I should go ahead and write some derogatory and stereotypical
entertainment for the sake of a good payday. Sorry, I write
message driven material. It can be fiction, but there has got
to be some positivism in the story or I won't partake. For me,
it has never been about achieving great fame; it is about achieving
the POWER required to help build a successful future for black people.
I don't push a Maybach or rock a Rolex watch, and for some reason
Boyz II Men has not granted me that interview I requested.
All the same, as long as I'm happy and true to myself, I'm cool
without theRolex and the Maybach - but I still want that Boyz
II Men interview."

WASET For inquiries contact: Sakkara Regir, Managing Director, Publicity, CollectiveWorks, an entertainment firm
P.O. Box 641626 ~ Los Angeles, CA 90064 ~ (888) 729-1609 ~
Available now at and

Located at Ludlow and Houston in NYC Posted by Hello. This is a mural for Angry Black White Boy by Adam Mansbach.

More info on the career panel

Here is more information on the Career Panel I will be participating in:

Panel 1: Thursday, May 5th, from 6:00PM to 8:00PM
Location: TBD
Getting Started: An Introduction to Starting and Continuing
a Career in the Publishing Industry

A panel of experts -- editors, marketing managers,
human resource specialists, etc – will talk to attendees
about how they got started in publishing, how they
worked their way up to their current level, and what
it will take for those are interested in entering the field
to not only land a job, but succeed at that job. Those
already in publishing but still new to the field will learn
how to advance their careers to the next level.

Attendees will get interviewing tips, learn what employers
are looking for in future employees, and receive expert
advice on how to make their resumes more appealing to
employers. Attendees will also have a chance to have
their resumes reviewed by the HR manager of a major
publishing house.

Saturday, April 09, 2005

Career Panel--Black Americans In Publishing

So I will be on a career panel at the annual Black Americans in Publishing Career Fair. What info do I have to offer you ask? I think I have a good amount of info to offer minorities beginning the job search.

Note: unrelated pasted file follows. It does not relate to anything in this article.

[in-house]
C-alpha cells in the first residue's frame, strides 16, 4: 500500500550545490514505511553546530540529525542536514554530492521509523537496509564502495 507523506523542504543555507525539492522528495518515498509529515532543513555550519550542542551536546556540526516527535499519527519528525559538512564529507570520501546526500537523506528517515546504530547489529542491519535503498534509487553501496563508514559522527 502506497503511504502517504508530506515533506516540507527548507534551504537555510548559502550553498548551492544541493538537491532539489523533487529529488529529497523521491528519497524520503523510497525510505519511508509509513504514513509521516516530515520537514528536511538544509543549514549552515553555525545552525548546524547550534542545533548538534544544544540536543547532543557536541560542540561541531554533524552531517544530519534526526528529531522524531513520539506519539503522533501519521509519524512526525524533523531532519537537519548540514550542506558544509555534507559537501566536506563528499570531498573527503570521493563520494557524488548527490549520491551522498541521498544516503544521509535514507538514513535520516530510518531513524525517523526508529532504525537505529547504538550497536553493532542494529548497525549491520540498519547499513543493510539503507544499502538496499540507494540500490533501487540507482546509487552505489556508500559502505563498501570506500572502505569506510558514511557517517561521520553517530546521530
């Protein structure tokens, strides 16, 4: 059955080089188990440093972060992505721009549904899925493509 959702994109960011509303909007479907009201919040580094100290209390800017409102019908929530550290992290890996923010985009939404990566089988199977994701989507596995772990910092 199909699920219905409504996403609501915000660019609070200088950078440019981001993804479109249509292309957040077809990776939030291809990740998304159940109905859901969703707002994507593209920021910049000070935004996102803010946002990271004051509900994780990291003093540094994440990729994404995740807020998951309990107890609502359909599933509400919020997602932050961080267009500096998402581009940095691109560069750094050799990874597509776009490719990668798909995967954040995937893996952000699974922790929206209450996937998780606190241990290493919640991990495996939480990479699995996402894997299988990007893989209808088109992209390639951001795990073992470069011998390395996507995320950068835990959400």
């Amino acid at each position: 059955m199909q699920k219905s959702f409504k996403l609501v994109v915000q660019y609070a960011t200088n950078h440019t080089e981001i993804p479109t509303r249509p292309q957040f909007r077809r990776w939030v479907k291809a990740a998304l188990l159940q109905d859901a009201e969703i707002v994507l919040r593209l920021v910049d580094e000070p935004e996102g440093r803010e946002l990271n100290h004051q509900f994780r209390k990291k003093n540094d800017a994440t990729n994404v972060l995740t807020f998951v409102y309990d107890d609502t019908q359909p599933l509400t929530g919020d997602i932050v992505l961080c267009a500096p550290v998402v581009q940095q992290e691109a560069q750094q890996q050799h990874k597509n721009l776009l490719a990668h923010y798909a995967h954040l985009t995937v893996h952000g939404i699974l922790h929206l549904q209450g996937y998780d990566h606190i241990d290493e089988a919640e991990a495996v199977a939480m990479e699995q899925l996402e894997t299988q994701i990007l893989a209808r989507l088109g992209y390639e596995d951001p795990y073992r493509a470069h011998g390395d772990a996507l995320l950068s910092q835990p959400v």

Cause let me tell you, it wasn't as easy as I thought it would be. Or maybe it was, I just expected too much, not sure. But I started looking for a job in January and landed one at the end of March, I guess that wasn't so bad. But I had the fact that I was still in Boston working against me. Folks was like "yeah, contact us when you get to NY."

Plus I had high standards. Call me cocky, but I didn't want to use my master's degree to land a position photocopying as a an editorial assistant. Yeah people were really trying to push entry-level positions on me despite the fact that I had worked before grad school, despite the fact that in grad school I did the whole internship thing, despite the fact that I studied publishing for two years, despite the fact that I did extensive freelance work for publishing companies, despite the fact that I ran a website dedicated to publishing.

But Momma raised me never to settle. So I made a list of all the things I wanted in my position post-grad school. And I used that list when I was applying for jobs (although I did apply to jobs I had no business applying to, but you know how it is, you get a little desperate.)

I was lucky to find a position that fit all my requirements and then some. But it was kind of by chance.

So back to my original point I have a lot of imformation to impart.

I think I know almost every publisher website in New York. I know the names of the eight black editors that work at the major houses. I probably reached out to all of them, whether I knew them or not. I don't necessarily suggest that, but you got to be aggressive.

Can't Stop Won't Stop

For those hip-hop fans out there, check out Jeff Chang’s (a co-founder of ColorLines Magazine) Can’t Stop Won’t Stop: A History of the Hip-Hop Generation. The book has been making some serious waves as a must-have text about the life of an art form, movement, and community. Just an added tidbit: Monique Patterson at St. Martins Press served as the editor of Can’t Stop Won’t Stop. Read an excerpt.

Event: Small Press Center Writer's Conference

The Small Press Center’s
1st Annual New York Round Table Writer’s Conference
The Small Press Center is pleased to sponsor the
1st Annual New York Round Table Writers' Conference
on Friday and Saturday, April 29 - 30, 2005.

An alternative to the traditional writers' conference, the
Round Table offers the unique opportunity for writers
to meet the movers and shakers at the heart of the publishing
industry: A-List editors, agents, publicists, authors, and publishers.